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Home / News & Reviews / News Wire / Union Pacific: CP-KCS merger could harm competition at Laredo gateway

Union Pacific: CP-KCS merger could harm competition at Laredo gateway

By Bill Stephens | March 1, 2022

Filing proposes conditions to protect competition, asks that CPKC is required to pay for capacity improvements on trackage-rights routes

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Train with two locomotives and hopper cars on track parallelling street
Train with two locomotives and hopper cars on track parallelling street
With its rear end still on the International Railway Bridge, an empty Kansas City Southern  grain train rolls by the Union Pacific depot and yard in Laredo, Texas, in November 2017. UP is asking federal regulators to protect competition at the Laredo gateway. (Bill Stephens)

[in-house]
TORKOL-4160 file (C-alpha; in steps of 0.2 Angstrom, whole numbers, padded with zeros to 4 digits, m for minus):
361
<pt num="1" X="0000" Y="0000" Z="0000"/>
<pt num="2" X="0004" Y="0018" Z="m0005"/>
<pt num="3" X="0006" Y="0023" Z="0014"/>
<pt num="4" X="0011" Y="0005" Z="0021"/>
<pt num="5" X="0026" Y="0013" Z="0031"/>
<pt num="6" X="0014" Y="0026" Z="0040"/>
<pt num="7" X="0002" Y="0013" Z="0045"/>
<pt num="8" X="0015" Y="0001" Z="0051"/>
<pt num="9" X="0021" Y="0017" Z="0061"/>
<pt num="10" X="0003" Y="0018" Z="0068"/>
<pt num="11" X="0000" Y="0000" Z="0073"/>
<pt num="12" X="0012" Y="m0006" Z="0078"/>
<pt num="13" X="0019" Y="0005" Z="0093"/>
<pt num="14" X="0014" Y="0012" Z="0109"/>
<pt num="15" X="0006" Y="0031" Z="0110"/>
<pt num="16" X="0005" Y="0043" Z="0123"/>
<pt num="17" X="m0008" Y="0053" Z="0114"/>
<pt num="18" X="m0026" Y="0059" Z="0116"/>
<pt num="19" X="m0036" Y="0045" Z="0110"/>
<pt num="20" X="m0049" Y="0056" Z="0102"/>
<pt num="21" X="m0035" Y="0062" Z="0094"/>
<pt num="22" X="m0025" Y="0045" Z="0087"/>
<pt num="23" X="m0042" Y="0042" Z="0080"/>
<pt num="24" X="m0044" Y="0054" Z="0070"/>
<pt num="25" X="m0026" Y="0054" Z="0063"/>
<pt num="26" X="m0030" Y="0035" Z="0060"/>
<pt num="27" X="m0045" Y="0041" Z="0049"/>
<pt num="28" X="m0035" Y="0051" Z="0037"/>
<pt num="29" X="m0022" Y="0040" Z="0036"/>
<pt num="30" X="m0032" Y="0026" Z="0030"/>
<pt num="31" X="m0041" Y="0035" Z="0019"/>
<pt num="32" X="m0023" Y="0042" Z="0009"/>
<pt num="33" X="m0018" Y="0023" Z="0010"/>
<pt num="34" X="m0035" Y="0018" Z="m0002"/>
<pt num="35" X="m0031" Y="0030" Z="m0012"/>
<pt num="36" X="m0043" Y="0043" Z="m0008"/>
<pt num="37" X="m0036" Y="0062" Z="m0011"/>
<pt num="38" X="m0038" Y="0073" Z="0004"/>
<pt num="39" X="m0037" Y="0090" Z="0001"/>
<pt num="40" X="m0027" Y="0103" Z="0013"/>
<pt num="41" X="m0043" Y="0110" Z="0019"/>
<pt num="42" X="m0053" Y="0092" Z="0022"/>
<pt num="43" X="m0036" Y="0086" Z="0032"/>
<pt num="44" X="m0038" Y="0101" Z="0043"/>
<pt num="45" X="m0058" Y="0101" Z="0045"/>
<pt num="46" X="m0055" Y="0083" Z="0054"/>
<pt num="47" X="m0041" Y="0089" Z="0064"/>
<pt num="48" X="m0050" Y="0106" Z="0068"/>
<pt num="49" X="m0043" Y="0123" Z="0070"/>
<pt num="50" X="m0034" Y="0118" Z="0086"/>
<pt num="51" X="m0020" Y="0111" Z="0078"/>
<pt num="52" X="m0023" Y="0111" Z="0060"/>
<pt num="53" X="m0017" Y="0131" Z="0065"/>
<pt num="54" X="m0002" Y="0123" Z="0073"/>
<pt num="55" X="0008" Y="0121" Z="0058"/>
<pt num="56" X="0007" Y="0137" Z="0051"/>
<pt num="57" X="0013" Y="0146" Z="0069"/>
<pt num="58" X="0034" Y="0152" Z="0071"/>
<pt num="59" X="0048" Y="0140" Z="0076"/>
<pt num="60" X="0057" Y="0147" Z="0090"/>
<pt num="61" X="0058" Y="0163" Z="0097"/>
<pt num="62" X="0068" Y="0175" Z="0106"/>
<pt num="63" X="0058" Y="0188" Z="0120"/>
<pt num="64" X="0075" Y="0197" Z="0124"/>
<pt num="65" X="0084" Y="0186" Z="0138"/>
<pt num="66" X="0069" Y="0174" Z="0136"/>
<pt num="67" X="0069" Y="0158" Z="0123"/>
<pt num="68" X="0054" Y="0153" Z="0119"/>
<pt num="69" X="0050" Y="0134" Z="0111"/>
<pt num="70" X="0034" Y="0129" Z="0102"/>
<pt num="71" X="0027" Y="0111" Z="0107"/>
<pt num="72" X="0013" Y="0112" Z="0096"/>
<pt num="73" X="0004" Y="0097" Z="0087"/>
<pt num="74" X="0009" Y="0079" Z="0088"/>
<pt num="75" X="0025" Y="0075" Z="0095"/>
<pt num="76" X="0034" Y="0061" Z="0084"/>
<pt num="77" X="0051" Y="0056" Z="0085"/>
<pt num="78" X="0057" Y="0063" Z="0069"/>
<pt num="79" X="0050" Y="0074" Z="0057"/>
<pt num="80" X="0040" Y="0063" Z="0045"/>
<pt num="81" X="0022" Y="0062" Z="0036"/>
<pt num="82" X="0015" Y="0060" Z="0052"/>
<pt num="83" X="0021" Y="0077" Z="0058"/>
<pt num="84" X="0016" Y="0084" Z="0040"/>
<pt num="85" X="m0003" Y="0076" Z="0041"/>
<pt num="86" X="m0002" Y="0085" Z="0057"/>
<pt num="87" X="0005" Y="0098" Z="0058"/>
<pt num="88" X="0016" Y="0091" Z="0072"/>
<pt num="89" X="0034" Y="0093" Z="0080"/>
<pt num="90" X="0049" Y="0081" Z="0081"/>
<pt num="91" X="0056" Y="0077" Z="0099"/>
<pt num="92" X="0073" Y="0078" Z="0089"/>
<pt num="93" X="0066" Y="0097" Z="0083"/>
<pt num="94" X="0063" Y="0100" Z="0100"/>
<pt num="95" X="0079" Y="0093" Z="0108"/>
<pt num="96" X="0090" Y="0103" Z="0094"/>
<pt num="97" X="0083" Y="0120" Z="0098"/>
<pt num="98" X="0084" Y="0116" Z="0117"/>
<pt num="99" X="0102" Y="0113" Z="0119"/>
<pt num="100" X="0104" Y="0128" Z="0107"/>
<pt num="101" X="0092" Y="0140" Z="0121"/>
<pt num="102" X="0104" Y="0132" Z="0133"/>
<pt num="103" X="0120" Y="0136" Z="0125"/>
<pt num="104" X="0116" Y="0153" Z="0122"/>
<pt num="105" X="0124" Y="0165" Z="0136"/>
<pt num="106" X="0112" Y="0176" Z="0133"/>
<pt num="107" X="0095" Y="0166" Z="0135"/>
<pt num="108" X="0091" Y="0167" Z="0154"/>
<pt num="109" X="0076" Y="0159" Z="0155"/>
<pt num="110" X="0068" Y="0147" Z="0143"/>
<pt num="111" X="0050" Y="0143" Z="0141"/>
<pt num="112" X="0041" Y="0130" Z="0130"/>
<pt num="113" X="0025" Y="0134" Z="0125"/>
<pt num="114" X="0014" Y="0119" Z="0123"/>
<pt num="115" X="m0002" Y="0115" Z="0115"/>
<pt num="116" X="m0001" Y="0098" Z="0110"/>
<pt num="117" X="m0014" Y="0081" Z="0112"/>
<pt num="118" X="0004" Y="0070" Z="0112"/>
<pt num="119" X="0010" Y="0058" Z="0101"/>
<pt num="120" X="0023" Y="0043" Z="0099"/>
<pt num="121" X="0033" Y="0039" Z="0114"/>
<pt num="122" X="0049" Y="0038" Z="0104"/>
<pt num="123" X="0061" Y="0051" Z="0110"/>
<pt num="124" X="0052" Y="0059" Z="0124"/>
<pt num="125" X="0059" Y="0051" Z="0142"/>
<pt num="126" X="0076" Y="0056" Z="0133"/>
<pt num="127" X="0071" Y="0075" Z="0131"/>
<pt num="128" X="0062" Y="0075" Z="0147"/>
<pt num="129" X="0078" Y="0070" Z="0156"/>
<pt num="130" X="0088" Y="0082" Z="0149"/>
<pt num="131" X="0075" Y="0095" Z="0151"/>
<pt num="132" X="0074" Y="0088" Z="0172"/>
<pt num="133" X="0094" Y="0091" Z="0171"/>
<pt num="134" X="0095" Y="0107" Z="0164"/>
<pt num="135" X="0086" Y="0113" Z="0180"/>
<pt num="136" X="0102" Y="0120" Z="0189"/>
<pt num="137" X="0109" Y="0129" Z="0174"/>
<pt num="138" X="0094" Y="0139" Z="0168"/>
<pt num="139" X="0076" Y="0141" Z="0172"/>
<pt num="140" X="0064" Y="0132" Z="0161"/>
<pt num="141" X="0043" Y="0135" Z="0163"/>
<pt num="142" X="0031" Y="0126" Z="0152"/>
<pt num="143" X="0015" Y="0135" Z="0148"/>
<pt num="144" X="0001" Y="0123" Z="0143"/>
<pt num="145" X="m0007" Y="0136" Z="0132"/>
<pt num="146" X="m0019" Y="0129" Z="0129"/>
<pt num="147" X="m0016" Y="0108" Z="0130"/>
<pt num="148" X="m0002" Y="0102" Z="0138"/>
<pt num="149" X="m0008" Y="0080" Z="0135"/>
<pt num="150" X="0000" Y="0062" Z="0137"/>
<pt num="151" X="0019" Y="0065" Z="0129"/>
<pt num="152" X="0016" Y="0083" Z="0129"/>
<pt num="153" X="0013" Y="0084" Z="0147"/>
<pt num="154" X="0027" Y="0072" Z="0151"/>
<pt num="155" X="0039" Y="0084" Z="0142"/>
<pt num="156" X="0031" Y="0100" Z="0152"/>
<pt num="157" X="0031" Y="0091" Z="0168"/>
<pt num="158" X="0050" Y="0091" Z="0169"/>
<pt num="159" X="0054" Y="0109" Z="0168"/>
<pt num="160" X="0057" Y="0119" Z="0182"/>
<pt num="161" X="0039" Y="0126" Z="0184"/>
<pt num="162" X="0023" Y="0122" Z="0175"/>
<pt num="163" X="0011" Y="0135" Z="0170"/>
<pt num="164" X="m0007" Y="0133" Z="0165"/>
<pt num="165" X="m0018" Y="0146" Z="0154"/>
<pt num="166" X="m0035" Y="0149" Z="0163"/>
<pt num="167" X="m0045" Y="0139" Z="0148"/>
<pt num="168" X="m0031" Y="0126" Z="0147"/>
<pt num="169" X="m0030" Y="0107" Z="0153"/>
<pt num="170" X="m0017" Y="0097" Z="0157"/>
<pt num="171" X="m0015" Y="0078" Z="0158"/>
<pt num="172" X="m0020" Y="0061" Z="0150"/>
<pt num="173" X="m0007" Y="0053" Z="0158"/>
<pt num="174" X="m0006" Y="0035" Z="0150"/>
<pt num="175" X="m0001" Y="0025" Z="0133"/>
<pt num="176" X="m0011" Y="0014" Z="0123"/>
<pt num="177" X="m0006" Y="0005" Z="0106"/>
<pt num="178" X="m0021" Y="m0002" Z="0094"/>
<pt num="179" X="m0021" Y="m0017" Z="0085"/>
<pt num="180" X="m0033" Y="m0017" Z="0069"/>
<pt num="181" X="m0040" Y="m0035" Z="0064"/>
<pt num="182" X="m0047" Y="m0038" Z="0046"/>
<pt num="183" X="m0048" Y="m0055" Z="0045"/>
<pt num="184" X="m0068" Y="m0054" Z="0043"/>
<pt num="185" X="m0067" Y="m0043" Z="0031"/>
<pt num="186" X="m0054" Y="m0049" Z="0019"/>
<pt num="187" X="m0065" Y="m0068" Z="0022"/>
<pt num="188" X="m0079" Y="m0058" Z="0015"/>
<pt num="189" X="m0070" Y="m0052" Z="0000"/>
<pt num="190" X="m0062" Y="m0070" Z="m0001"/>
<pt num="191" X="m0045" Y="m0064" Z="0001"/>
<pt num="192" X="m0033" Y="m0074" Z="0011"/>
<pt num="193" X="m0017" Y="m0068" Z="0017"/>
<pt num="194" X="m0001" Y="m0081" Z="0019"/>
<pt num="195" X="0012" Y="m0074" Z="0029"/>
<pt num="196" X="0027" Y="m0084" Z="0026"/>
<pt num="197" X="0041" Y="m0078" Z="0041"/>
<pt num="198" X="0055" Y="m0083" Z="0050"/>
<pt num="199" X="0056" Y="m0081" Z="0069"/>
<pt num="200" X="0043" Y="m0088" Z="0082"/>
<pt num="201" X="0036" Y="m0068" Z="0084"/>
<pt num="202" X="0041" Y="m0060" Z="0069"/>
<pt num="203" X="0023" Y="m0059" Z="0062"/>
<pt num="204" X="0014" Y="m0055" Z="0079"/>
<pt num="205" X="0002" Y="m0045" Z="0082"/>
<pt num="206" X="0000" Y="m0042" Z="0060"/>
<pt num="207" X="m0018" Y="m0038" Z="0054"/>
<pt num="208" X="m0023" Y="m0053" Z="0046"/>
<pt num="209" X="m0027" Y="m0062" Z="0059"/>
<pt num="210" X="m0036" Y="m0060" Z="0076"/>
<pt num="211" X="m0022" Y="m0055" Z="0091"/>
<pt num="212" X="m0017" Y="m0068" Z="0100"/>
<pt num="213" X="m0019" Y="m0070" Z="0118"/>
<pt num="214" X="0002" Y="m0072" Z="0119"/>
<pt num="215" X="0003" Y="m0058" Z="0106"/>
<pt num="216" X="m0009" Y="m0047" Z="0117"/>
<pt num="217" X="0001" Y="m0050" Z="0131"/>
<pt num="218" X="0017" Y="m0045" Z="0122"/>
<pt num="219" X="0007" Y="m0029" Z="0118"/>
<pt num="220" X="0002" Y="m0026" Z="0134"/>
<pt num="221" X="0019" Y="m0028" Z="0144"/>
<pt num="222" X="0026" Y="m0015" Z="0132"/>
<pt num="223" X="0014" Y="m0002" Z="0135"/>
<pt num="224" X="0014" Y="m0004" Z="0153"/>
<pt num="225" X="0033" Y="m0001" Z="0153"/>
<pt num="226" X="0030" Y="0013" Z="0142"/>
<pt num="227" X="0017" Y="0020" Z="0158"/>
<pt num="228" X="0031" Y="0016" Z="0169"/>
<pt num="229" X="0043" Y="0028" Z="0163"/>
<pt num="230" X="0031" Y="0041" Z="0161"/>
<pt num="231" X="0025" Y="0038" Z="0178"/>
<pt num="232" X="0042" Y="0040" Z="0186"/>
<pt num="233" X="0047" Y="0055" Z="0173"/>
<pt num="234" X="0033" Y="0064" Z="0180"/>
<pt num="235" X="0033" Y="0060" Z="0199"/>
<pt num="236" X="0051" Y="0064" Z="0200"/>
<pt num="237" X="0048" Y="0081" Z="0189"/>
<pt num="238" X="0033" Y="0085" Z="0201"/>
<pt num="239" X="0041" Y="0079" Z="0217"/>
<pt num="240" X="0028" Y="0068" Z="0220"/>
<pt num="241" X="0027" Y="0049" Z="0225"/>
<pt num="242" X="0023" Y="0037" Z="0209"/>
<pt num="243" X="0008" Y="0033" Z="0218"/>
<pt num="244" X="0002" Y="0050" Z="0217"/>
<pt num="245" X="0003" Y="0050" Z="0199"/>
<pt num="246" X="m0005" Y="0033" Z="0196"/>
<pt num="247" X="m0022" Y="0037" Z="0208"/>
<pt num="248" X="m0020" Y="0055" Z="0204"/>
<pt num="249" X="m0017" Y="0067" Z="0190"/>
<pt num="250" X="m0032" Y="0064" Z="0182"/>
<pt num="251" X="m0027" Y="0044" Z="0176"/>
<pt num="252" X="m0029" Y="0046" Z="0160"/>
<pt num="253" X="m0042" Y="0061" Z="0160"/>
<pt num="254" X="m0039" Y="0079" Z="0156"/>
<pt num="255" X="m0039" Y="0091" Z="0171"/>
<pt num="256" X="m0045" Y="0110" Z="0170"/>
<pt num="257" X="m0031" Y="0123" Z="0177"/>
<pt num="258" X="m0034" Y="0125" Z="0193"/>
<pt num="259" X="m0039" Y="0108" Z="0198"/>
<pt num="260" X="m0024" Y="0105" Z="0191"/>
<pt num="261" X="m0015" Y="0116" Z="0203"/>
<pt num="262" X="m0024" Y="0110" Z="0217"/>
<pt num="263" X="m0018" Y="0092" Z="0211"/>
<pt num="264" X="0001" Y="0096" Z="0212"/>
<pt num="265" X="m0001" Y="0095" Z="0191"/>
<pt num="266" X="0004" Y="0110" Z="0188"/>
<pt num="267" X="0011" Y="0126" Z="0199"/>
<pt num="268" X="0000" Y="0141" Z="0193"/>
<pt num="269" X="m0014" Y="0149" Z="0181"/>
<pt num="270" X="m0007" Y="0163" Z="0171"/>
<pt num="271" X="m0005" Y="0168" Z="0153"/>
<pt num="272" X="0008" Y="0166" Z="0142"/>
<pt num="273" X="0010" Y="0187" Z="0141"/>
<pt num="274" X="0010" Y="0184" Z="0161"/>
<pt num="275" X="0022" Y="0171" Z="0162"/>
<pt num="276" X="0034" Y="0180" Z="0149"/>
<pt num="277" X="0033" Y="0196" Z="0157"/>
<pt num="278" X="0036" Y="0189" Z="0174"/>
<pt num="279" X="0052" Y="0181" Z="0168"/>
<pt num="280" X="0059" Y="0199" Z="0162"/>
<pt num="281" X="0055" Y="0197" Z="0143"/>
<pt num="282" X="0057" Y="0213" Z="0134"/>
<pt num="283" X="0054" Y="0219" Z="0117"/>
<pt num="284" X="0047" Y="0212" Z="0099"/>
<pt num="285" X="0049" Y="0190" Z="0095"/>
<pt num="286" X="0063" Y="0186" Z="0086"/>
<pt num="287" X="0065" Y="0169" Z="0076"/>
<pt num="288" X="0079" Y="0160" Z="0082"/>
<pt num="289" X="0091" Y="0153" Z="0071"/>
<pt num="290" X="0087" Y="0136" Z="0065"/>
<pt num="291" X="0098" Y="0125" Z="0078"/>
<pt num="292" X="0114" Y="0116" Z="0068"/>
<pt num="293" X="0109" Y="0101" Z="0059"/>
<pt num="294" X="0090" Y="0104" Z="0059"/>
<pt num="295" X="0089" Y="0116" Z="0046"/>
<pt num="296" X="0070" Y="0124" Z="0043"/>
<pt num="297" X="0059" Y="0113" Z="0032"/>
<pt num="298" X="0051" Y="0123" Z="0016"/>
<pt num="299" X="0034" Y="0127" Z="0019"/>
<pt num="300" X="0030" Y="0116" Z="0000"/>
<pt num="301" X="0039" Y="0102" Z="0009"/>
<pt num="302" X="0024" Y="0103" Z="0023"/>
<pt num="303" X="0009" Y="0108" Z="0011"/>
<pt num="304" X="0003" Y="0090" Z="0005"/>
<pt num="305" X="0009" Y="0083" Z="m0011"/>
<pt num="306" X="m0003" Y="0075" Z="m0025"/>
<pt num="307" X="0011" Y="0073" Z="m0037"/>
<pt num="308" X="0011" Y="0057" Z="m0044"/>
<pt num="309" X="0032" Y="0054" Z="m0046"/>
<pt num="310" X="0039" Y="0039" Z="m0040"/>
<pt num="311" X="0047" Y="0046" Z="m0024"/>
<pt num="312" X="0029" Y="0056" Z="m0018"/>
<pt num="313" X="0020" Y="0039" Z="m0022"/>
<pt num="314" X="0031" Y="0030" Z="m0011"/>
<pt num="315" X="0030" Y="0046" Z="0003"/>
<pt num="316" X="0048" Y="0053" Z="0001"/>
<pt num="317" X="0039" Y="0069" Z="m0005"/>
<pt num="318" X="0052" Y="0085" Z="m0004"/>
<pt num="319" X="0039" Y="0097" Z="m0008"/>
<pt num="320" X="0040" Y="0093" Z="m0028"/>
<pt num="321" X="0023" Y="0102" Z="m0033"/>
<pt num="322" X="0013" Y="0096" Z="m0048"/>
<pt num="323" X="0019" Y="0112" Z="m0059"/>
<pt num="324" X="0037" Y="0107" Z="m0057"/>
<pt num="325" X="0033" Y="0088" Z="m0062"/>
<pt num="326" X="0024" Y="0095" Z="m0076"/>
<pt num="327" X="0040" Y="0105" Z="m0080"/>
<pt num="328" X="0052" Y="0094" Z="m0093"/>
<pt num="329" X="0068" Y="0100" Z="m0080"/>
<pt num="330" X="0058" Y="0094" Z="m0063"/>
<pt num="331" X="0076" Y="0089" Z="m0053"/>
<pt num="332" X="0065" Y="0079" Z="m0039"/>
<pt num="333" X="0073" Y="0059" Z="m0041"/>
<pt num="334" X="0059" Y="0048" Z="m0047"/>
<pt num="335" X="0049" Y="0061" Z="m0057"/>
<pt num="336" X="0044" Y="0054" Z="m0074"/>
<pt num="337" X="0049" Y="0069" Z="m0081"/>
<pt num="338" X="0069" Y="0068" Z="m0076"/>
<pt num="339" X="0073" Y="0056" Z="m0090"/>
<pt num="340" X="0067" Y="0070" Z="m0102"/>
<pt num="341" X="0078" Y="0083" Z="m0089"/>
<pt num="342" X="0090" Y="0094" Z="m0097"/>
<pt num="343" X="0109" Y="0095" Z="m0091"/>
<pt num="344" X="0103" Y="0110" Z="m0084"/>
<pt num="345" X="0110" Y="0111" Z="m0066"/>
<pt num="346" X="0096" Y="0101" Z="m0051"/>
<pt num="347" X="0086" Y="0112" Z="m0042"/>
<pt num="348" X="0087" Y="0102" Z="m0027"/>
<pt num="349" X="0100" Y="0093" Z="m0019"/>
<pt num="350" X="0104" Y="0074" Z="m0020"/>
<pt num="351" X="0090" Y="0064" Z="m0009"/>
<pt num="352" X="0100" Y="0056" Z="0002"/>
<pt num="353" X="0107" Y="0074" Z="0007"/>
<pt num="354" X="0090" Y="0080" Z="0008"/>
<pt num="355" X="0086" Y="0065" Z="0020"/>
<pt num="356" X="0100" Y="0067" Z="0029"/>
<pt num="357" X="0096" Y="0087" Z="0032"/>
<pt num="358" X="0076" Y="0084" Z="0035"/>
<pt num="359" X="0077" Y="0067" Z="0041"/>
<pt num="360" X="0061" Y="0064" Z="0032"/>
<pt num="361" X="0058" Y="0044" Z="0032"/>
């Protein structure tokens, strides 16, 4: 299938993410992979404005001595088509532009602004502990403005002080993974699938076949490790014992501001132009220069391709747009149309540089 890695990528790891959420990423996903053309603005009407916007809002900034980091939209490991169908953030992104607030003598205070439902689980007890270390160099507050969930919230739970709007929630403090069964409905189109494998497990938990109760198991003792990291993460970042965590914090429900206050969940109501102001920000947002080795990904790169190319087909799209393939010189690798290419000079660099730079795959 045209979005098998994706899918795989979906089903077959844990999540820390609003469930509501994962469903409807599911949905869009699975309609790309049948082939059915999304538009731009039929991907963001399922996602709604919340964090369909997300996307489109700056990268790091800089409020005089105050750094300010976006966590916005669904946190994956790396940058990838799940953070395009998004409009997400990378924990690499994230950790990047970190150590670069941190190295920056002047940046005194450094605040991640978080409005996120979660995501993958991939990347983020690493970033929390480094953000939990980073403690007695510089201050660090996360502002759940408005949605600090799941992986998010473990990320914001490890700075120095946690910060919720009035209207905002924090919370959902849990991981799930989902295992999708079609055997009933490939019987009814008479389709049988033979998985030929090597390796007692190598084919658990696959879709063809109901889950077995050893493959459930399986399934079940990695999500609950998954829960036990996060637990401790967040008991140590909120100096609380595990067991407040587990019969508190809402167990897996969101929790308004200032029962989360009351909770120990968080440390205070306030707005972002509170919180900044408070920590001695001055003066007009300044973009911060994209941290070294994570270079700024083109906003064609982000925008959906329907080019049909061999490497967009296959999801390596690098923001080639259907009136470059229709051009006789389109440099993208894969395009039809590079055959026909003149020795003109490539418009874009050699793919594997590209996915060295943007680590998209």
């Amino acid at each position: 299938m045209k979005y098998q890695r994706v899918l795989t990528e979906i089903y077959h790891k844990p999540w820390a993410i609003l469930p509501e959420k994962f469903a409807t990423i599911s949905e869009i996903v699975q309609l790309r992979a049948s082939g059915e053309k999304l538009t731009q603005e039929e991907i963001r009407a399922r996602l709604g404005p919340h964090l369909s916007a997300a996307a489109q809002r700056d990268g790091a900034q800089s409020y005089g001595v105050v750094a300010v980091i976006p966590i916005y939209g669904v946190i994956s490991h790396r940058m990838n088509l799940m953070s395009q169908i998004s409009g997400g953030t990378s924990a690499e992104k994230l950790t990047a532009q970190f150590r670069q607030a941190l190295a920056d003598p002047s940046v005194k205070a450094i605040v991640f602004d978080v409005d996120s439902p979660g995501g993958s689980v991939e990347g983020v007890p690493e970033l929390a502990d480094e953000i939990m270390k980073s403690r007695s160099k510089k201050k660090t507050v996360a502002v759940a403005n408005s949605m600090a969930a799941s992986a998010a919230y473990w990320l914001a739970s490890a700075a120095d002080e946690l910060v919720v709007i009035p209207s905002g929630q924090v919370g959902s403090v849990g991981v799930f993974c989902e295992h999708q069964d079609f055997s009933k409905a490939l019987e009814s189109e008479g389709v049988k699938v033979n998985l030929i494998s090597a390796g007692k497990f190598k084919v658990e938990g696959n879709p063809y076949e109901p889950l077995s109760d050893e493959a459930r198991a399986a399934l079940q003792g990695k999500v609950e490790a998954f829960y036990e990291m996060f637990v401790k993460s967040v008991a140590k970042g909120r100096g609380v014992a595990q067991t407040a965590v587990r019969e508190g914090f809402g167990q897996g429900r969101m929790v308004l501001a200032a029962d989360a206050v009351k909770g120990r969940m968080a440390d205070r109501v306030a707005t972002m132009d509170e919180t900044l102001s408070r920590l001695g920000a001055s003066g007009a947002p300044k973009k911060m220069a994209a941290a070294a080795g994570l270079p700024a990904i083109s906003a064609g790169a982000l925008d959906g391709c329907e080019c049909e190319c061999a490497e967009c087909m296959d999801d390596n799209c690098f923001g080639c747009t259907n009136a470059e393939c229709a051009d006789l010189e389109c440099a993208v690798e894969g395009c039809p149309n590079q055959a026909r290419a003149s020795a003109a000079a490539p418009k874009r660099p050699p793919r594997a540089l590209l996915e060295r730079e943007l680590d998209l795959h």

WASHINGTON — Union Pacific has asked federal regulators to ensure that a merger of Canadian Pacific and Kansas City Southern does not undermine competition at the Laredo, Texas, gateway.

Laredo, the most important Mexico border crossing, is where UP interchanges with KCS de Mexico and stands to lose traffic to the combined Canadian Pacific Kansas City system.

UP, in a Monday filing with the Surface Transportation Board, also urged regulators to require CPKC to pay for capacity improvements on UP trackage rights routes it uses across southern Texas, as well as to consider the impact of projected traffic growth on shared routes in the Kansas City and St. Paul areas.